Back to the Land of No Return
Douglas Farah, The Washington Post,
A skull and crossbones marks the Cell of the Condemned at St. George's Castle in Elmina, Ghana.
Eugene Vickerson, a 53-year-old retired real estate salesman from Atlanta, peered into the gloomy dungeon, lit only by a narrow ray of sunlight slanting through the notorious Door of No Return. "I cried yesterday when I visited some of the other places, so today I'm doing pretty well," Vickerson said with a rueful smile.
Last week, Vickerson became one of a growing number of black Americans who come to see St. George's Castle and others among the 30 forts along Ghana's coast that once warehoused millions of Africans sold into slavery. "I am just overwhelmed with emotions," he said. "It is all so much more real when you see this."
Historians now estimate that 60 million Africans were captured as slaves in West Africa between 1503, when the first slave purchase was recorded here, until the commerce finally withered in the 1850s. Only one in three slaves survived imprisonment in castles like this and the voyage across the ocean, meaning about 40 million people died in captivity over about 350 years.
Portuguese traders were the first Europeans to venture along West Africa's coast in search of gold and ivory. Finding gold available from tribes in this region, they named it Elmina--the mine--and began building the castle in 1482 to store their goods between visits by trading ships. The Roman Catholic chapel within its walls is the oldest Christian church in Africa outside Ethiopia, according to published histories of the fort.
By 1600, with Europeans in the Caribbean and North America seeking cheap labor, the fort's dank storerooms were holding African captives as well as other goods.
Clifford Ashun, a guide here, said about 20,000 foreigners visit the castle each year and that "black Americans are the very large majority. . . . More come every year. Often they offer libations to the ancestral gods and cleanse themselves. It is very emotional."
Increasing numbers of African Americans have visited Elmina and slave castles in other West African countries, most notably Goree Island off Dakar, Senegal, where President Clinton stopped during his July 1998 Africa trip.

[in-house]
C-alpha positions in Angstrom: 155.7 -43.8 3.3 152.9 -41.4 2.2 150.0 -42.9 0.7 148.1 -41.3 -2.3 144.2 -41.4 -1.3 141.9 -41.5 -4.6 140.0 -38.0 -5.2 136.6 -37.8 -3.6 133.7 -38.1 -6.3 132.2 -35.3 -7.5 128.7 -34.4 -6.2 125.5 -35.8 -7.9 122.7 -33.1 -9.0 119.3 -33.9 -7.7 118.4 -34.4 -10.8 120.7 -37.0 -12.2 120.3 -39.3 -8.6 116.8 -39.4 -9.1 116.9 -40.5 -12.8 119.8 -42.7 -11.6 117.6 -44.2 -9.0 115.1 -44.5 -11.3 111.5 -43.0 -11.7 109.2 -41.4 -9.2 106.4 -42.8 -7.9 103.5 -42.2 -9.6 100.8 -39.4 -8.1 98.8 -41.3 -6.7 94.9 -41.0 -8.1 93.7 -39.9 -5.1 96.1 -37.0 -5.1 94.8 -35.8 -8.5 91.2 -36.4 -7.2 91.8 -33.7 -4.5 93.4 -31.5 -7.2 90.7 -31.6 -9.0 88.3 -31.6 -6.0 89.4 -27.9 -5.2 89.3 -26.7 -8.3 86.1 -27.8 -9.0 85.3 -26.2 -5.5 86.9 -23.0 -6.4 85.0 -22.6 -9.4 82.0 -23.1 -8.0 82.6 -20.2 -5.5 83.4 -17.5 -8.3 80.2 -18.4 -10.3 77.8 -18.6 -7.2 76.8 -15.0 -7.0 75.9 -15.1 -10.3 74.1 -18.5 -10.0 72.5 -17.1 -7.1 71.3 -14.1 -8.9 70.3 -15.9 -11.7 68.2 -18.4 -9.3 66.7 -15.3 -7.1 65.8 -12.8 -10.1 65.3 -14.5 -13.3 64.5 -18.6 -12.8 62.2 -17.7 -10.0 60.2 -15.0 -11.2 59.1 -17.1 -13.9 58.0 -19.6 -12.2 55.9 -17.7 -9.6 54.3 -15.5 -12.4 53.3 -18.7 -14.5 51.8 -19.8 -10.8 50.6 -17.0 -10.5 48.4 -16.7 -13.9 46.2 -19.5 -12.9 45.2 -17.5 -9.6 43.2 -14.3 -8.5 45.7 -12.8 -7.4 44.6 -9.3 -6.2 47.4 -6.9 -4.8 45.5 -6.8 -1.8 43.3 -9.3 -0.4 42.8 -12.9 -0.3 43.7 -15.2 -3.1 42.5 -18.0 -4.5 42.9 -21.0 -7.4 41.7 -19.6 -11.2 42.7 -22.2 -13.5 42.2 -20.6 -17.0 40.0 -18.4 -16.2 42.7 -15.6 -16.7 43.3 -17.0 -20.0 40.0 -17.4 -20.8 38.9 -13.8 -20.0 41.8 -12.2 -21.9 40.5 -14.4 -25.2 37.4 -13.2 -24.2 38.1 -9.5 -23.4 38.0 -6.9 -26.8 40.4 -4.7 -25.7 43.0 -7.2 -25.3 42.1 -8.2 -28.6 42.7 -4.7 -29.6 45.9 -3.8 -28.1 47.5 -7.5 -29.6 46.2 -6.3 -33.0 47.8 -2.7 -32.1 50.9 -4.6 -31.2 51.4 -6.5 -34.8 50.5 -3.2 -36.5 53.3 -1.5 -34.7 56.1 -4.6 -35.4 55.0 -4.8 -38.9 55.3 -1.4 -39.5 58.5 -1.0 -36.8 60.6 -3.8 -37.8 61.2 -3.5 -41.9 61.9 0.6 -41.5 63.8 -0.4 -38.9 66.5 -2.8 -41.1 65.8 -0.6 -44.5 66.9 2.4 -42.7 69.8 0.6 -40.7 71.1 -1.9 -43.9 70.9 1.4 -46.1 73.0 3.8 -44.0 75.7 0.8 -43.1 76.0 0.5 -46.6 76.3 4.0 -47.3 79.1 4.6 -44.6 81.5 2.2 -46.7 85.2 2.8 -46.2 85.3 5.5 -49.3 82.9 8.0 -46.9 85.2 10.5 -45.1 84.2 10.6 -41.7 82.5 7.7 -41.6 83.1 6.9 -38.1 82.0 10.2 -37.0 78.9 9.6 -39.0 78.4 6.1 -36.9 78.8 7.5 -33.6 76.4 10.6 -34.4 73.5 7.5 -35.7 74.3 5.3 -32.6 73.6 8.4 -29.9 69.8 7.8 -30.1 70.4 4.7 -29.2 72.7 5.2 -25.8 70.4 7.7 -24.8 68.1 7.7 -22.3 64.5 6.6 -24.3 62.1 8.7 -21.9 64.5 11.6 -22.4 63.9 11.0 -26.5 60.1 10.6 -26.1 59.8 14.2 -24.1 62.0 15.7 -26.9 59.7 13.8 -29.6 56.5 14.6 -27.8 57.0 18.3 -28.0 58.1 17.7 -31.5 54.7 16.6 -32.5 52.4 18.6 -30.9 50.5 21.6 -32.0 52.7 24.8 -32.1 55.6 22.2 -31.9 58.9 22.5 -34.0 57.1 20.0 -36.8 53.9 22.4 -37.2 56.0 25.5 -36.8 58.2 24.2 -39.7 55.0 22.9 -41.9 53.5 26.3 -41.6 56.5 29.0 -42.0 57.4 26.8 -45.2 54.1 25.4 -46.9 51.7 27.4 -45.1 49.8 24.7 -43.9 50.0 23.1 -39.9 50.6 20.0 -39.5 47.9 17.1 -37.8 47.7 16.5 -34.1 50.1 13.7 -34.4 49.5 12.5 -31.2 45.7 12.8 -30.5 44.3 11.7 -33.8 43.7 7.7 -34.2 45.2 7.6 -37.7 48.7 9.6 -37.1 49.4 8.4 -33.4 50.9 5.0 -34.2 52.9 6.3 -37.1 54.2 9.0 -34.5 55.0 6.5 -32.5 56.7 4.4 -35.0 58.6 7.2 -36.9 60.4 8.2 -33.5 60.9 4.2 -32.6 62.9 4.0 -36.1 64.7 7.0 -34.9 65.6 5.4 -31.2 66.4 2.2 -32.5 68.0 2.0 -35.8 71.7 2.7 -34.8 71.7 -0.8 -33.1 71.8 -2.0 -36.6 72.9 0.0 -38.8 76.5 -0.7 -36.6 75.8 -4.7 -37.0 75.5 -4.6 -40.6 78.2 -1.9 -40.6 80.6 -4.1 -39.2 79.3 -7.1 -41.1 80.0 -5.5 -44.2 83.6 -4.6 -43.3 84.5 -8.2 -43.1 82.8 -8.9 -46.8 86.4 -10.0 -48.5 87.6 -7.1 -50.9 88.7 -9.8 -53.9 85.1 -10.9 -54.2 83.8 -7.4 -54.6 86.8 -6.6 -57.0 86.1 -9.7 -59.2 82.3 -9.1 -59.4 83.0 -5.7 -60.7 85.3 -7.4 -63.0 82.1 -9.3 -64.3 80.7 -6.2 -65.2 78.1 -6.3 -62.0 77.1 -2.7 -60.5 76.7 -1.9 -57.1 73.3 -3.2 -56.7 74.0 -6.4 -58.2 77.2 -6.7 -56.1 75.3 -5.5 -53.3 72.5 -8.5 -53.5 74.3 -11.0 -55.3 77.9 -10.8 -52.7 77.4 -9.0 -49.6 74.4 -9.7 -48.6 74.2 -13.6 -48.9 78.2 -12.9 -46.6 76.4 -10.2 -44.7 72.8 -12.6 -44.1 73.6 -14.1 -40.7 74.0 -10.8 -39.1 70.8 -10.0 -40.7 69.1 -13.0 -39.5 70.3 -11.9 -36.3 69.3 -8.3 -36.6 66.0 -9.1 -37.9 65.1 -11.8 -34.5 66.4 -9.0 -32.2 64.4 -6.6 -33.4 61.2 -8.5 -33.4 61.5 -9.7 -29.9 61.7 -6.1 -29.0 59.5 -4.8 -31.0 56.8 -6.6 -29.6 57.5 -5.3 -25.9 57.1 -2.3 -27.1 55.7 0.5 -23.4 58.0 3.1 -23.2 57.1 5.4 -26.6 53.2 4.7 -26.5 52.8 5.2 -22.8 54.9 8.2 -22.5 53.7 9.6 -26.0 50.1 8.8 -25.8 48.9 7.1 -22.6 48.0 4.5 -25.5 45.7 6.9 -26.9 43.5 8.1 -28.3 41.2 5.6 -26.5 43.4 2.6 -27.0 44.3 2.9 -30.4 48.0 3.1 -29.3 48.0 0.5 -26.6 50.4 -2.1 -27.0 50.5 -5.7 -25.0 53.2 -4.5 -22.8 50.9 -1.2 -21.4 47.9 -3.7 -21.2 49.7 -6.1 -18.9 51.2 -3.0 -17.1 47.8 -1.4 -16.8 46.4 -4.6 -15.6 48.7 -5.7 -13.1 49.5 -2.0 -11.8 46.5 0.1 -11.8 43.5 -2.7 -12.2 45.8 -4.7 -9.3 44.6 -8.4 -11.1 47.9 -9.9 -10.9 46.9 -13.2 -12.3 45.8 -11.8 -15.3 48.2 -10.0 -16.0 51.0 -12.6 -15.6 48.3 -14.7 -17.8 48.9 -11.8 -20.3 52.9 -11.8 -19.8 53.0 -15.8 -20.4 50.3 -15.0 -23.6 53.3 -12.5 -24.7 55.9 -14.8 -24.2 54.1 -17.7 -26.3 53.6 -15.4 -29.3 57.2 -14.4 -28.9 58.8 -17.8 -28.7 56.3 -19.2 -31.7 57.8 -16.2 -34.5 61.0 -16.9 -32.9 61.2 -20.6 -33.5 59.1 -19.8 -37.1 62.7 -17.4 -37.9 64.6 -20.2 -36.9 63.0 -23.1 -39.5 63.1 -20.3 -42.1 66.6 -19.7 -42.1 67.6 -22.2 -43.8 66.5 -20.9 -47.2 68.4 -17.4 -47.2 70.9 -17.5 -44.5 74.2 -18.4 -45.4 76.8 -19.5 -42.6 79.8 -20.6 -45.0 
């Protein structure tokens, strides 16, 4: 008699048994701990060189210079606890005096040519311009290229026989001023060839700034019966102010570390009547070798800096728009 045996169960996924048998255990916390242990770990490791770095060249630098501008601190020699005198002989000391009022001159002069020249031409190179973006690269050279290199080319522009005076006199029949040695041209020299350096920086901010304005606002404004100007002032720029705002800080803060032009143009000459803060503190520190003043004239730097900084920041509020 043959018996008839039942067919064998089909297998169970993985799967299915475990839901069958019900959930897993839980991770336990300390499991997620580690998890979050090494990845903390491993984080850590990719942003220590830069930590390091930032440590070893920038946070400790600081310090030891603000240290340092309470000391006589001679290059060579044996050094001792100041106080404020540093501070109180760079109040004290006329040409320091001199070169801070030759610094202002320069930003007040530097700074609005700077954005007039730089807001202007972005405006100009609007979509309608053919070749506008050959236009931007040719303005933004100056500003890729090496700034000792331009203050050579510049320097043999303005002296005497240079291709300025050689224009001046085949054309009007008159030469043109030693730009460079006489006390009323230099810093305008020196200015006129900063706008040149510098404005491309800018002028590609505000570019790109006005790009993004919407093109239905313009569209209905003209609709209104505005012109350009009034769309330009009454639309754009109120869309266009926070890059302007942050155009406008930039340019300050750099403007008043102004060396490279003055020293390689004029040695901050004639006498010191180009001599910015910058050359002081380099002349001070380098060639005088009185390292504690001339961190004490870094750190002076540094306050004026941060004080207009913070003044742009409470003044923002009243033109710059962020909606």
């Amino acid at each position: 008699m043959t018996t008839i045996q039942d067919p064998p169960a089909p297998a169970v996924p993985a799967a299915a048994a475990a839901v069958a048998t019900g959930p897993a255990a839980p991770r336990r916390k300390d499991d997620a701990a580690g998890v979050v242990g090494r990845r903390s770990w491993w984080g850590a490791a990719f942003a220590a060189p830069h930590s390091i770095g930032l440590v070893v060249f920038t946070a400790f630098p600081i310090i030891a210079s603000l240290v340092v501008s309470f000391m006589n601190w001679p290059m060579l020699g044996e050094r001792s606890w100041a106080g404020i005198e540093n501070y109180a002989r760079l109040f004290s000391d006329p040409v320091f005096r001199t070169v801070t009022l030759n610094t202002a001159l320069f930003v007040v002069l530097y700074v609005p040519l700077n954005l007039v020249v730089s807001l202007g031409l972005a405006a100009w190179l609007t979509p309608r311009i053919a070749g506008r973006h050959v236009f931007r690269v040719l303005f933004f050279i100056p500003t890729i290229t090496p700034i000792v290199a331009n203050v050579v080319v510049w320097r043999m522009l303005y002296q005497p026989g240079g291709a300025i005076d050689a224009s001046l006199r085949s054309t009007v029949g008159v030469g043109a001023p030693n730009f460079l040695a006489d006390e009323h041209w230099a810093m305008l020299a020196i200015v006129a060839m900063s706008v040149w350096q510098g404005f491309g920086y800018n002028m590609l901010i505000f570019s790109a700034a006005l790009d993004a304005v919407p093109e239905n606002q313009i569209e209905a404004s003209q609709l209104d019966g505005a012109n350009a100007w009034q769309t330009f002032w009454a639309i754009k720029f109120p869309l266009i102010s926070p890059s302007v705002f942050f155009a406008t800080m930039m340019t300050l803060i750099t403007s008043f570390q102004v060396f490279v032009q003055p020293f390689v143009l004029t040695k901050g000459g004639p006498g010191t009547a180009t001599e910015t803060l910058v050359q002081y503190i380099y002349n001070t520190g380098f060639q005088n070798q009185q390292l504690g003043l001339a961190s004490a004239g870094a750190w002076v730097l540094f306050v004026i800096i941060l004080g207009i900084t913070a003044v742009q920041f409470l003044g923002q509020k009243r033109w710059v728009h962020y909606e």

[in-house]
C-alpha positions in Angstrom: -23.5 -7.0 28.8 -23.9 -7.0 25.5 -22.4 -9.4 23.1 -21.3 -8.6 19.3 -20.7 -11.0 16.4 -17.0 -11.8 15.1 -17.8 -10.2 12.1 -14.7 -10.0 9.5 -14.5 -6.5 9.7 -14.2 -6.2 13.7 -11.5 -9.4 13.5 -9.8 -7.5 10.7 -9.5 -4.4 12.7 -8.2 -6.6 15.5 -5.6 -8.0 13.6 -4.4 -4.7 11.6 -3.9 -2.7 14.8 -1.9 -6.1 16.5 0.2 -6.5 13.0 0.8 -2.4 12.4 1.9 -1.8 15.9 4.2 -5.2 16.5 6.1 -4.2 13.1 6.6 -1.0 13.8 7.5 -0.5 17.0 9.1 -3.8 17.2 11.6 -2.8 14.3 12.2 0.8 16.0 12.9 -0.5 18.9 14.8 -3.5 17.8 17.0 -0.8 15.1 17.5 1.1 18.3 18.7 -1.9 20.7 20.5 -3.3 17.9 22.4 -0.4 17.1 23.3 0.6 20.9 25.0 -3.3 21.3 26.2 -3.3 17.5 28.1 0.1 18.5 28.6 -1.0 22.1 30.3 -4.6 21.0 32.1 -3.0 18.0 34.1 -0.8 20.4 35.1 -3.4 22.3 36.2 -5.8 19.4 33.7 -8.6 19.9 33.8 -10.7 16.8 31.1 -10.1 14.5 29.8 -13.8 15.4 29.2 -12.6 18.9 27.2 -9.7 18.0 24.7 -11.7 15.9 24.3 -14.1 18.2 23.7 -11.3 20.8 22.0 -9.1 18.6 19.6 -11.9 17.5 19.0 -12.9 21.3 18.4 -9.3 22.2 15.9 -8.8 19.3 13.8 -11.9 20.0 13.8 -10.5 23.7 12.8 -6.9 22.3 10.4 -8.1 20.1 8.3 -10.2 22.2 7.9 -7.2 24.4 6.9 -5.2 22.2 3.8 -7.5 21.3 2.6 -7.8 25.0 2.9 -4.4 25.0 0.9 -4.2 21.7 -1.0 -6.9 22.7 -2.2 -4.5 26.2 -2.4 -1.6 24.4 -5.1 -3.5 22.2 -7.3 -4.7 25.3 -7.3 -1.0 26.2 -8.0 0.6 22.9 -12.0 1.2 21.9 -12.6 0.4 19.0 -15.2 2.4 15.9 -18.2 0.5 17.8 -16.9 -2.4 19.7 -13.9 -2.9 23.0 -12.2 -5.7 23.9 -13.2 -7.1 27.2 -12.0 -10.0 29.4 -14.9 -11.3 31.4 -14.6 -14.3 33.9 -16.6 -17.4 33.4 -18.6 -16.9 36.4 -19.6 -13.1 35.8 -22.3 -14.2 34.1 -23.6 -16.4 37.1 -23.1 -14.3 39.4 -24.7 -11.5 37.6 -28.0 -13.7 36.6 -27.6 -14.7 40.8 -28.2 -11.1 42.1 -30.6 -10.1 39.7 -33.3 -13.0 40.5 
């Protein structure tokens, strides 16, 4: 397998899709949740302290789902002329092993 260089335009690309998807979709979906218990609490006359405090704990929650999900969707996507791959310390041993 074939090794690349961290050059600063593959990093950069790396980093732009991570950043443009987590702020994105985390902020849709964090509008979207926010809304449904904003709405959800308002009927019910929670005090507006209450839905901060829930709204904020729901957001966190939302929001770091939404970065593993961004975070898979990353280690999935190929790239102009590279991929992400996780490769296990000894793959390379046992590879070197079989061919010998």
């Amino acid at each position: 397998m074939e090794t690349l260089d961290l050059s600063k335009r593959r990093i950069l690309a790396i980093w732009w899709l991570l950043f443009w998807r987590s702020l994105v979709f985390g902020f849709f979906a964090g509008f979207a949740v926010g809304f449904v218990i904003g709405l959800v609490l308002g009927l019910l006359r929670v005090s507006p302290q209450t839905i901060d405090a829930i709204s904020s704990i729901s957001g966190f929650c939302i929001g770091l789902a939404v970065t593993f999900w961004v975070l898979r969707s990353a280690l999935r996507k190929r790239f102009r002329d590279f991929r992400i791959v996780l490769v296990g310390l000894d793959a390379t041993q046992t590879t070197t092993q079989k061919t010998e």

Vickerson, who came to Elmina with Ghanaian friends, said he was the last of his circle of African American friends to make the pilgrimage to the slave castles. "It was something I felt I had to do," he said.
"It is my first time here physically, although I have been here many times before in my mind," said Vickerson, who studied African history in college in the 1960s. "My overwhelming sense is that the racial question still exists, the oppression continues. Not that much has changed; that is what is so sad. We know bad things happened and there was terrible suffering, but it continues in different forms, in different times."
Even restored and empty, the cramped cells--their air damp and stale--still seem to carry the smell of the thousands of men and women who lived and died inside. Often, several thousand at a time were jammed into the cells and fed once a day. There was no toilet or any way to bathe. Men, held separately from women, were chained together.
The captives stayed an average of three months while awaiting the ship that would take the survivors to the New World. Any who rebelled risked being locked in the Cell of the Condemned to starve, their bodies thrown into the sea as a warning to others. If more than one person was in the cell, the room would not be emptied until all had died, according to Ashun and published histories.
When a ship arrived, the captives were taken in groups toward the cell over the harbor, with its Door of No Return. In the next-to-last room, a fire burned, heating the branding irons that the slave traders pressed into the flesh of the African men for identification. Weak from disease, more died here.
The European soldiers and artisans lived over the slave quarters, and the fort's officers on floors above. From his apartment on the fourth floor, the fort's governor enjoyed not just a spectacular view of the sea and a constant breeze that kept the stench away, but also a private balcony that overlooked the courtyard of the female slaves. From there he pointed out the women with whom he wanted to have sex. Those chosen were bathed in the courtyard, then taken to his chambers by a private stairway. If the woman was later found to be pregnant, she was freed and lived in a special house in the town. At the age of 3, her child was taken from her to be educated by priests and trained in a profession.
Because of the lucrative trade in slaves and gold, Elmina became coveted by other world powers, and in 1636 Dutch troops captured it with the help of local tribes, who believed the Dutch promises that they would not trade in slaves.
Instead, the Dutch strengthened the fort, converted the church into a large slave-trading hall and expanded the trade. In 1872, with the gold depleted and the slave trade banned, the Dutch sold St. George's to the British, who were consolidating the colony they called the Gold Coast.
Now, as a historic site, the fort should draw not only Africans and African Americans, but also whites, Vickerson said.
"In the 1960s, we always said that history is not just for the oppressed but for the oppressor," he said. "That is still true today."
copyright 2000 The Washington Post Company